I can see already why this book won't be for everyone. It's like a Cloud Atlas for young adults. Complex, mind-benMarcus Sedgwick is nuts. I love him.
I can see already why this book won't be for everyone. It's like a Cloud Atlas for young adults. Complex, mind-bending and thought-provoking. I don't even know how to classify this book. It is essentially four very different short stories wound together with the strangest of links. A link that is never-ending, that has been with us since the dawn of time and will continue long after we are gone.
Are you intrigued? Oh, you should be.
Imagine... • A story of the Paleolithic era; a free verse weird little story about a girl, her tribe, other tribes, death, and the mysterious caves where humankind will leave their first artwork for the future to find.
• A historical tale of a woman wrongly accused of witchcraft. As the evidence piles up against her, more and more of the people she once called friends turn their back and the hangman's noose draws ever closer.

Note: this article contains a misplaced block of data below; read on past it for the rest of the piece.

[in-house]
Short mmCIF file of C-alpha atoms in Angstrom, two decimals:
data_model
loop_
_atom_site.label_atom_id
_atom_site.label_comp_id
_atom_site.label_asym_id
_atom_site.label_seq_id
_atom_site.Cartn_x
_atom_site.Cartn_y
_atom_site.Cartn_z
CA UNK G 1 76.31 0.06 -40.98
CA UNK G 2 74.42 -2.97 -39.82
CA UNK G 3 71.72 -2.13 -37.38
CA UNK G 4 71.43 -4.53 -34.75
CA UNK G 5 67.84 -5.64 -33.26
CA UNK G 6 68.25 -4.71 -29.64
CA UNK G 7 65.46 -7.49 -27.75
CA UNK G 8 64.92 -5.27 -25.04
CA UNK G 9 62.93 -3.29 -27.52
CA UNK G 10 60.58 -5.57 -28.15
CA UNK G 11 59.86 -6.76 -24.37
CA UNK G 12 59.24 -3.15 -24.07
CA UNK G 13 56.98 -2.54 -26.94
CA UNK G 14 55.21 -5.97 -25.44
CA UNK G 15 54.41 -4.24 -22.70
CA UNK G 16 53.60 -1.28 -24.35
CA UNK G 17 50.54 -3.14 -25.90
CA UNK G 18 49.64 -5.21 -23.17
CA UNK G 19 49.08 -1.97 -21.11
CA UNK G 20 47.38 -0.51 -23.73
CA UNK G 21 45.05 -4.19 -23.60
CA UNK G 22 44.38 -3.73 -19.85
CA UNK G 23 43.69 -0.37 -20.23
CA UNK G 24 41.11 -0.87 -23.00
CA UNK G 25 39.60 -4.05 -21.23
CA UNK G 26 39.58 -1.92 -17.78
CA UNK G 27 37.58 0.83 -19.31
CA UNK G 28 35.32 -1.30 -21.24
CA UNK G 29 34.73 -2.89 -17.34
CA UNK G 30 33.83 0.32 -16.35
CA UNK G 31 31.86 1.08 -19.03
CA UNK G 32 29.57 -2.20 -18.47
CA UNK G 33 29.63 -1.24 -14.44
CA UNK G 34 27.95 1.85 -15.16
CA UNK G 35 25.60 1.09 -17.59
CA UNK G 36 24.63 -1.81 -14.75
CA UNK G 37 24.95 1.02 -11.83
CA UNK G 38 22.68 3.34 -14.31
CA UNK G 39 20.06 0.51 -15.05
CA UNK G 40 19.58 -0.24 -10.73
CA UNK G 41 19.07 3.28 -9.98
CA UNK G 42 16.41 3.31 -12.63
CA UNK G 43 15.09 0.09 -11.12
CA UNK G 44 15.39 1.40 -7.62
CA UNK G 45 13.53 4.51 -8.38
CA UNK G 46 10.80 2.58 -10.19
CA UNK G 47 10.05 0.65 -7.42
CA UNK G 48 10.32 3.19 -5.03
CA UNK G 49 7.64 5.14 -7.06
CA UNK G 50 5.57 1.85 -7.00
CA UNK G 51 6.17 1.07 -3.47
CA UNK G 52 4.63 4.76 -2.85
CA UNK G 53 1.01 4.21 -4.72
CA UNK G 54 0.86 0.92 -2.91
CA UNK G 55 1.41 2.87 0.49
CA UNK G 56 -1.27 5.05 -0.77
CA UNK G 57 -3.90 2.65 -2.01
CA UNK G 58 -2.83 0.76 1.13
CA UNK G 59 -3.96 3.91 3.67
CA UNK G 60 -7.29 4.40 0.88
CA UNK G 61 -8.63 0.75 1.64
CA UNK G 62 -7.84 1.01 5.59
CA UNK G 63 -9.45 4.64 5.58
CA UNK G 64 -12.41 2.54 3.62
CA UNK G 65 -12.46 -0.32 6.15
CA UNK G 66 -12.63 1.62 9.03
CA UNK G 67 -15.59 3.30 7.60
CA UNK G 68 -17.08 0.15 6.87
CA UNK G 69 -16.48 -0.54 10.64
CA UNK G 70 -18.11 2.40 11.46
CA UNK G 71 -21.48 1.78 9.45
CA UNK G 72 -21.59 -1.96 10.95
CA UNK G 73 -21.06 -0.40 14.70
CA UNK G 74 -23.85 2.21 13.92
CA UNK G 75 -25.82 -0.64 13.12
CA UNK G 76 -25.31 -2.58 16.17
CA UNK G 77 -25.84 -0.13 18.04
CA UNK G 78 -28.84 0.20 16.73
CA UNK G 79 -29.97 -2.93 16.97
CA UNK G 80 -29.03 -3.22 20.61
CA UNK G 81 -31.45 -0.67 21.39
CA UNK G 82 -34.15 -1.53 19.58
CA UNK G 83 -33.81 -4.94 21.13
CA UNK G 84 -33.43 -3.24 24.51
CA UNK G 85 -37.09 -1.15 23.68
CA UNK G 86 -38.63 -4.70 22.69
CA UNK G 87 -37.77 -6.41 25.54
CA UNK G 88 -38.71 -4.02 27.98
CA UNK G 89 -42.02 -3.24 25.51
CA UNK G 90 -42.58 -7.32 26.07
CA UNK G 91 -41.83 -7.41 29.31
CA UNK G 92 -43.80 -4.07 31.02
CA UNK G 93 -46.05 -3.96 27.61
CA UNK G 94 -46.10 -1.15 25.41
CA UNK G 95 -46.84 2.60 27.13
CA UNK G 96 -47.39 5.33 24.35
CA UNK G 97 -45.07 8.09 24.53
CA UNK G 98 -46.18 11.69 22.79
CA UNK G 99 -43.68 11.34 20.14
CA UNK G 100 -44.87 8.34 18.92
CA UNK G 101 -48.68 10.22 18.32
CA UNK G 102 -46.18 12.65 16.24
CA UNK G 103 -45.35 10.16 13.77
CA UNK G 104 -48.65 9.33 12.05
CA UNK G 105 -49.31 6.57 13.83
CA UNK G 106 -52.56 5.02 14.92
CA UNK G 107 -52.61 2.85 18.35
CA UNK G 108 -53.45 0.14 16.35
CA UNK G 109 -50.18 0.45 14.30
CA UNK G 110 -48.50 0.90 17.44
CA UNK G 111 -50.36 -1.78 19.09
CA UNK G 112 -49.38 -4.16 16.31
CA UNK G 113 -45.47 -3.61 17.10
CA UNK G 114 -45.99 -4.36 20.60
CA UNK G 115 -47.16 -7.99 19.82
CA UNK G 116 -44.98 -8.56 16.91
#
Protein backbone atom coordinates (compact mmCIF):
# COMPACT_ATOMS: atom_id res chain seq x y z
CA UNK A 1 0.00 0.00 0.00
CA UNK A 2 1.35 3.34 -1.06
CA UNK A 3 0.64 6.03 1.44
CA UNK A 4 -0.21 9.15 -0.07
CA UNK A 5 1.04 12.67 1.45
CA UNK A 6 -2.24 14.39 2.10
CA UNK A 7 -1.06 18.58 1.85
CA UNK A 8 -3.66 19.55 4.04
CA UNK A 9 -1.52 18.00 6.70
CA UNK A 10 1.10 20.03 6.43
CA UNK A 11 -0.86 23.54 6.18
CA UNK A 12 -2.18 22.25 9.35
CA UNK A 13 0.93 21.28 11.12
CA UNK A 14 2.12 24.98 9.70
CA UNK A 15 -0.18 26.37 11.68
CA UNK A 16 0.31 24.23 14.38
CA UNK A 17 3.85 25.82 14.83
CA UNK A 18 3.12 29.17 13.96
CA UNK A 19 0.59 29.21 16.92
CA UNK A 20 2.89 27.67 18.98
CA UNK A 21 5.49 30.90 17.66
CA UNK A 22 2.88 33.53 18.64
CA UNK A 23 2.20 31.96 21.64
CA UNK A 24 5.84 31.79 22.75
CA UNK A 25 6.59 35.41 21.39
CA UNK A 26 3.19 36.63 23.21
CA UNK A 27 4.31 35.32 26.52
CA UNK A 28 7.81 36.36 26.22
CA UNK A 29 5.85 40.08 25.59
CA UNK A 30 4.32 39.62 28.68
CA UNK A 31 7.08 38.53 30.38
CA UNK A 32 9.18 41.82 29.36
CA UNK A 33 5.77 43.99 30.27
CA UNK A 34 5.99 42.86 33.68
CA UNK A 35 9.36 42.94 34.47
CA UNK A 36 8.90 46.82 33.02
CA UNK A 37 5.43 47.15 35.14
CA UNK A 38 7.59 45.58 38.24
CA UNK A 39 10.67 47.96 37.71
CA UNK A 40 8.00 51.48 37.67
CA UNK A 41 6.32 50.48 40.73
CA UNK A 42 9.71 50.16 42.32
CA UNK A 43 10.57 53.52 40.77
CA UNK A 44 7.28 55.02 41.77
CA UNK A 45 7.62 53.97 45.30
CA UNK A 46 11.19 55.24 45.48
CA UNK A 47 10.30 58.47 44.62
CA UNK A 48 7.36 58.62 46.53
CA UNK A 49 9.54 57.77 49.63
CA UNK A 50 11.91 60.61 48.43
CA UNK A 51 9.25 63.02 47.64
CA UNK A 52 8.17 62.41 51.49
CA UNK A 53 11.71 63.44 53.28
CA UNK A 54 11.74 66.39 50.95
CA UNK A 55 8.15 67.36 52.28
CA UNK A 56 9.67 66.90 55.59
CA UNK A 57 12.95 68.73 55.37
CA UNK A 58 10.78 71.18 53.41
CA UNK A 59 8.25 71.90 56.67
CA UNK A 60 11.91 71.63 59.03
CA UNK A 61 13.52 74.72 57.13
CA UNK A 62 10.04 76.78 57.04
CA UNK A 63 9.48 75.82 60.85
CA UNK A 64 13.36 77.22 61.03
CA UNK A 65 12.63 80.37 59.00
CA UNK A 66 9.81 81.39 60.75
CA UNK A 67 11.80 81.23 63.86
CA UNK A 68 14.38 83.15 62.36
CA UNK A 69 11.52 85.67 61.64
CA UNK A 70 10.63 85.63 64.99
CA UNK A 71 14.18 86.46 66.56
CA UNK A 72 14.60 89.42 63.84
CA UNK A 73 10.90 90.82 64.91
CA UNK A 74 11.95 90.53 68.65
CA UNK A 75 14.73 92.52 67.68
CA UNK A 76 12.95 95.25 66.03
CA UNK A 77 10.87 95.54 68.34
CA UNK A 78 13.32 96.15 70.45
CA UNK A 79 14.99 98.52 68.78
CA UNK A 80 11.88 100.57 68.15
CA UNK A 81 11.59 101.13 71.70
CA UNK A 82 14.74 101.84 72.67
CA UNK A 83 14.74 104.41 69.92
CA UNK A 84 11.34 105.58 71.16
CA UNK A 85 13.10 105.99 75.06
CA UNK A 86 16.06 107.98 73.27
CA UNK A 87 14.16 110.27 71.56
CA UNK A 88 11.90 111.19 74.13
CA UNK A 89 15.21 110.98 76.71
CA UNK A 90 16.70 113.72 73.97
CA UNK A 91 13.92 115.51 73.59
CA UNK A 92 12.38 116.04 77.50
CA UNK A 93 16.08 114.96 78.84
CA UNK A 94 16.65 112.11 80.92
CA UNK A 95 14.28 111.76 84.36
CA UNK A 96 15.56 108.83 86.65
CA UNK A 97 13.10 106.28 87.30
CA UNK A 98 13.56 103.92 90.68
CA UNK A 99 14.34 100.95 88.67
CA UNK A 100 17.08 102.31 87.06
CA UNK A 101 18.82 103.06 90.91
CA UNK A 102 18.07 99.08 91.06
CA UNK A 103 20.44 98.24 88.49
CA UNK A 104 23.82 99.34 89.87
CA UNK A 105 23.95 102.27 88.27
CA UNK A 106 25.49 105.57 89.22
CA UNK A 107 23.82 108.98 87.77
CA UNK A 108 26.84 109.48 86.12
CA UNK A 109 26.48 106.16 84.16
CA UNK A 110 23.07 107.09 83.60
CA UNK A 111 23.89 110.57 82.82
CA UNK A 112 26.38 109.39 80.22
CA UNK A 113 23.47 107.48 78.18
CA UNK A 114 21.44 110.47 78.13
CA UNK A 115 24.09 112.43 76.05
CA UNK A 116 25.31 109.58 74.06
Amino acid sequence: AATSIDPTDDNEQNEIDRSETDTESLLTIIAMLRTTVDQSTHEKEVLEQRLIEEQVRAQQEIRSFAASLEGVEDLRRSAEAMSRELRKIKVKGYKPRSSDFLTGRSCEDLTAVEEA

• A "lunatic asylum" in 1920s America where a new doctor discovers the dark truths lurking within the halls of the mental hospital he has just arrived at.
• A story set in the future; a spaceship hurtles through the universe to find a new Earth-like planet after ours has become too overcrowded. But when the ship's sleeping occupants start to die mysteriously, it seems like someone somewhere must be awake on the ship. Or perhaps the truth is far far worse. Will they ever make it to the planet alive?
These mesmerizing stories can be read in any order; the links between them remain unchangeable. The characters are three-dimensional, vivid, alive and demand our sympathy. For somebody like me who isn't a big fan of short stories, it was quite wonderful to have them all speak to me, drag me in and make me need to see what the next would offer.
I will issue one warning: the first story (if read in order) was a little confusing to me, possibly made more so by the use of free verse. As it moved on, I became more intrigued by where Mr Sedgwick was taking it, but I didn't fall in love with this book until the second story. My love was then cemented by the third and fourth. But if the first doesn't grab you, I would say read on.